Spanish Cave Paintings Discovered to be Some of the Oldest in Europe

Cave paintings at the Altxerri cave system in the Basque region of northern Spain are about 39,000 years old, making them some of the oldest in Europe, Popular Archaeology reports.

A team of French and Spanish scientists analyzed the paintings, which include images such as the bison shown here, as well as finger marks, a feline, a bear, an unidentified animal head and more abstract markings. This early dating of these images puts them in the Aurignacian Period, believed by most archaeologists to be the first flowering of modern humans in the region, although whether or not there were still Neanderthals in the area at this time is an open question.

A later set of paintings in another part of the cave system, which has been designated a UNESCO World Heritage Site, date from “only” 29,000-35,000 years ago.

By comparison, the art at Cauvet Cave in France is about 31,000 years old, although it is of a much higher quality. The beautiful paintings there were the subject of Herzog’s breathtaking 3D documentary Cave of Forgotten Dreams.

A full report on the cave paintings can be found in the latest issue of the Journal of Human Evolution.

Archaeologists Discover Nearly 5000 Cave Paintings In Mexico

Archaeologists have made a startling discovery in a remote region of Mexico that could have an impact on what we’ve previously known about early inhabitants in North America. While exploring numerous sites in the northeastern region of Burgos, researchers have come across nearly 5000 cave paintings, which would be a remarkable find at any time. But these paintings seem to pre-date any kind of settlement by Hispanic people in the region, possibly revealing the presence of previously unknown inhabitants in the San Carlos mountain range.

All told, there are 4926 paintings spread out across 11 different archaeological sites. Of those, 1550 are found in a single location whose walls are extremely covered in the artwork. Using simple red, yellow, black and white paints, the artists left behind primitive images of humans, animals, insects and other abstract items in a place that was not previously believed to have been inhabited by any type of organized cultures. The paintings suggest that as many as three groups may have lived in the region, however, which adds yet another layer to the mystery.

At the moment, there is little known about the ancient cultures that made these paintings. The scenes splayed out on the walls indicate that it was a nomadic tribe of hunters and gatherers who used rudimentary tools to aid in their work. No such tools have been found at any of the sites, however, leaving researchers to speculate about the level of sophistication the tribes possessed. Scientists hope to chemically analyze the paint used in the art to determine its age, but at the moment they estimate that the cave paintings were done some 40,000 years ago. If that is accurate, it would put them amongst the oldest known artwork in history.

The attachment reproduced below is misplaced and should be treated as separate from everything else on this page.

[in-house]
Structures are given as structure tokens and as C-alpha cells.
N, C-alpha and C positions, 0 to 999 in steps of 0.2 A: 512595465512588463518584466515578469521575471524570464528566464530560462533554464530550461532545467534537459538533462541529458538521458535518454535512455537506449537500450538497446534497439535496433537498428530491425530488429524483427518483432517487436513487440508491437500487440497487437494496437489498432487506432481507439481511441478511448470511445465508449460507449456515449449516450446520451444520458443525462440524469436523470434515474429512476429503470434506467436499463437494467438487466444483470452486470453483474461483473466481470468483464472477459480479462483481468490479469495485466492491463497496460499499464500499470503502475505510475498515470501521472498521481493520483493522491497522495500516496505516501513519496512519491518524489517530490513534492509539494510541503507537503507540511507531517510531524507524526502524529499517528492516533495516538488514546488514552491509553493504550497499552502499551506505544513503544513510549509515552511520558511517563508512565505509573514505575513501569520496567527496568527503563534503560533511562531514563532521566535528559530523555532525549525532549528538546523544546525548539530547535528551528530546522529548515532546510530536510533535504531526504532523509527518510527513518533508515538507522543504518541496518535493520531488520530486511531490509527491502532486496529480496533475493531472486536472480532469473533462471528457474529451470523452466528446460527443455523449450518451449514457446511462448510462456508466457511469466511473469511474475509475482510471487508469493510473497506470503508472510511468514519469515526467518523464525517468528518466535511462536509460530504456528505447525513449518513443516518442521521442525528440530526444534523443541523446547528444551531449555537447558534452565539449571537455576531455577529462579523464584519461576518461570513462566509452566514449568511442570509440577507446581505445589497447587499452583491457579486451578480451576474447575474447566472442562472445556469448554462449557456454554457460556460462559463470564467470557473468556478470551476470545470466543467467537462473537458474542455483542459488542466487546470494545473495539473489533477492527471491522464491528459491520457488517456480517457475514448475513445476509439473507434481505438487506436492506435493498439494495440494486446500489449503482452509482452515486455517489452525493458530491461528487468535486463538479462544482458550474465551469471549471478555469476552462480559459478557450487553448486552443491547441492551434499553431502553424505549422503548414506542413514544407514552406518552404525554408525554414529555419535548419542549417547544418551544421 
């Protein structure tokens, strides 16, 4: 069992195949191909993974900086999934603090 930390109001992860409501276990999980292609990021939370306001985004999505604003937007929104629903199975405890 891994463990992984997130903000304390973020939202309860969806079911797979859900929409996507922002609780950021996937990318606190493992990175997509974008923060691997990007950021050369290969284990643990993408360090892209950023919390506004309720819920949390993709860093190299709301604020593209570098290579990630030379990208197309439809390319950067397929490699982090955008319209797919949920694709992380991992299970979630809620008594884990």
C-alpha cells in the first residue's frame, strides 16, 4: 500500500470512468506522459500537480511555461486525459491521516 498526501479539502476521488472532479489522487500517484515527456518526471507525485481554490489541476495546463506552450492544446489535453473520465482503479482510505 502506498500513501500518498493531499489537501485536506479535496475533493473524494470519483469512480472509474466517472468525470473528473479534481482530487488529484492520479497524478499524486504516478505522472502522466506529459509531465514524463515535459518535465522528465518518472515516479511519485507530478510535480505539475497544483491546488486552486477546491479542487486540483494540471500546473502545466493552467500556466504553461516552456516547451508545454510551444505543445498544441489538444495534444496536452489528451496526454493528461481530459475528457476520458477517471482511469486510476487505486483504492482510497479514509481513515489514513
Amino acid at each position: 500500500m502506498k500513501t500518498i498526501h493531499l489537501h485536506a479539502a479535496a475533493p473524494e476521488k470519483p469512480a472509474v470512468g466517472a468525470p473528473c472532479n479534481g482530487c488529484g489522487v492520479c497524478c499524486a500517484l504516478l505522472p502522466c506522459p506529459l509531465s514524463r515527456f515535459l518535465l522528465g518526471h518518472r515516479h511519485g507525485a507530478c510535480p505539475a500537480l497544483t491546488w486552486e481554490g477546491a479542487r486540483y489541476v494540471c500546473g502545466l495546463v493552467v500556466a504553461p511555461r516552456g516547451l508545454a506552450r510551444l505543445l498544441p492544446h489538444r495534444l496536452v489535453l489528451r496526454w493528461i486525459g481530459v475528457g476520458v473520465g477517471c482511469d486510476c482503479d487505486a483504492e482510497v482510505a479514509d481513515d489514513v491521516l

VIDEO: Prehistoric Art Of Panther Cave Reproduced In 3D

Panther Cave in Seminole Canyon, Texas, has some of the country’s best-preserved prehistoric cave paintings. A colorful frieze of leaping panthers, feathered shamans and strange abstract shapes have puzzled researchers for decades. It appears to be telling a story of some sort, but what does that story say?

Now this new 3D video allows you to study it for yourself. Color enhancement brings out details hard to see with the naked eye. It also brings the cave (really a rock shelter) to the general public. Panther Cave is only visible from the opposite bank of the river or by a specially scheduled boat trip with a park ranger.

The paintings date to the Archaic period, a vague label stretching from 7,000 B.C. to 600 A.D. Judging from the condition of the paintings and the relatively shallow depth of the rock shelter, this former archaeologist thinks they must date to the last few centuries of that period. Take that with a grain of salt; my specialty was the Anglo-Saxon migration period.

The site is managed by Seminole Canyon State Park & Historic Site and Amistad National Recreation Area. Sadly, Past Horizons reports that the site is now endangered by flooding related to the construction of Amistad Reservoir. As prehistoric art across the nation falls prey to “development,” vandalism and time, these detailed videos become important records of our past.

For a look at some cave paintings from the opposite side of the globe, check out my post on the painted caves of Laas Geel in Somaliland.